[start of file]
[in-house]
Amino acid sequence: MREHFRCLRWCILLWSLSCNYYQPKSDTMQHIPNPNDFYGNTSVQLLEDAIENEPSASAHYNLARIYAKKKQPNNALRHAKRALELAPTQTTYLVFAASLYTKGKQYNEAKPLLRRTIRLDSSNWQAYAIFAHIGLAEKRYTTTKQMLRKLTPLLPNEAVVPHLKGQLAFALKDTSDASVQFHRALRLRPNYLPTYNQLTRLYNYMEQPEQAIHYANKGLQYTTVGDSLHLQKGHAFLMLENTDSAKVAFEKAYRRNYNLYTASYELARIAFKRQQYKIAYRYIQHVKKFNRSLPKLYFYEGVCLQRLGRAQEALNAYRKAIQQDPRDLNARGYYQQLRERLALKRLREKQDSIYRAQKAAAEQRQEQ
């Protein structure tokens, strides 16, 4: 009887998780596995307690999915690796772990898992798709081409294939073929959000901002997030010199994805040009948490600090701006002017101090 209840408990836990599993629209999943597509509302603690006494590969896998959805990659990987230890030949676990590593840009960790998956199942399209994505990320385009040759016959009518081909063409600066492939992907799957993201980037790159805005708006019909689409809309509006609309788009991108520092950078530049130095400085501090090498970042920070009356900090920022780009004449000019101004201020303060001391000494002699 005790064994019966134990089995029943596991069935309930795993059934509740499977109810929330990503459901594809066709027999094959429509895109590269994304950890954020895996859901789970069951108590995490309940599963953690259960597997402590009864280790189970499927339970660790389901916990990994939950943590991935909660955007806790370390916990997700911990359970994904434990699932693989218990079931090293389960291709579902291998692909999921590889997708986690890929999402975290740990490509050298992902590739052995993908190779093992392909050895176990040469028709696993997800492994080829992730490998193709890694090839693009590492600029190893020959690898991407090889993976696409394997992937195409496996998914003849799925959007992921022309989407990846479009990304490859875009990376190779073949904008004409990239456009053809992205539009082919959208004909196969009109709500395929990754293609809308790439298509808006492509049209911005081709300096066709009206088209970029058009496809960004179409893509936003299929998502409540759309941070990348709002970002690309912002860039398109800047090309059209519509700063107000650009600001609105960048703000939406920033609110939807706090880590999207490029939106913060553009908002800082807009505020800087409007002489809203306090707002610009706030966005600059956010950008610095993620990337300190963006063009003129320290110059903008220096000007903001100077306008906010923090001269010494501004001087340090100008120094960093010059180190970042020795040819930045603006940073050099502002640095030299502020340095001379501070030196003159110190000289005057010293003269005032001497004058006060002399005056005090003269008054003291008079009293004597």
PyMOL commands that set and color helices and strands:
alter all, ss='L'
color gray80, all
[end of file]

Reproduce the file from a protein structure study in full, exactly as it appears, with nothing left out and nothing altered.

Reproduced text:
[in-house]
Amino acid sequence: MREHFRCLRWCILLWSLSCNYYQPKSDTMQHIPNPNDFYGNTSVQLLEDAIENEPSASAHYNLARIYAKKKQPNNALRHAKRALELAPTQTTYLVFAASLYTKGKQYNEAKPLLRRTIRLDSSNWQAYAIFAHIGLAEKRYTTTKQMLRKLTPLLPNEAVVPHLKGQLAFALKDTSDASVQFHRALRLRPNYLPTYNQLTRLYNYMEQPEQAIHYANKGLQYTTVGDSLHLQKGHAFLMLENTDSAKVAFEKAYRRNYNLYTASYELARIAFKRQQYKIAYRYIQHVKKFNRSLPKLYFYEGVCLQRLGRAQEALNAYRKAIQQDPRDLNARGYYQQLRERLALKRLREKQDSIYRAQKAAAEQRQEQ
């Protein structure tokens, strides 16, 4: 009887998780596995307690999915690796772990898992798709081409294939073929959000901002997030010199994805040009948490600090701006002017101090 209840408990836990599993629209999943597509509302603690006494590969896998959805990659990987230890030949676990590593840009960790998956199942399209994505990320385009040759016959009518081909063409600066492939992907799957993201980037790159805005708006019909689409809309509006609309788009991108520092950078530049130095400085501090090498970042920070009356900090920022780009004449000019101004201020303060001391000494002699 005790064994019966134990089995029943596991069935309930795993059934509740499977109810929330990503459901594809066709027999094959429509895109590269994304950890954020895996859901789970069951108590995490309940599963953690259960597997402590009864280790189970499927339970660790389901916990990994939950943590991935909660955007806790370390916990997700911990359970994904434990699932693989218990079931090293389960291709579902291998692909999921590889997708986690890929999402975290740990490509050298992902590739052995993908190779093992392909050895176990040469028709696993997800492994080829992730490998193709890694090839693009590492600029190893020959690898991407090889993976696409394997992937195409496996998914003849799925959007992921022309989407990846479009990304490859875009990376190779073949904008004409990239456009053809992205539009082919959208004909196969009109709500395929990754293609809308790439298509808006492509049209911005081709300096066709009206088209970029058009496809960004179409893509936003299929998502409540759309941070990348709002970002690309912002860039398109800047090309059209519509700063107000650009600001609105960048703000939406920033609110939807706090880590999207490029939106913060553009908002800082807009505020800087409007002489809203306090707002610009706030966005600059956010950008610095993620990337300190963006063009003129320290110059903008220096000007903001100077306008906010923090001269010494501004001087340090100008120094960093010059180190970042020795040819930045603006940073050099502002640095030299502020340095001379501070030196003159110190000289005057010293003269005032001497004058006060002399005056005090003269008054003291008079009293004597």
PyMOL commands that set and color helices and strands:
alter all, ss='L'
color gray80, all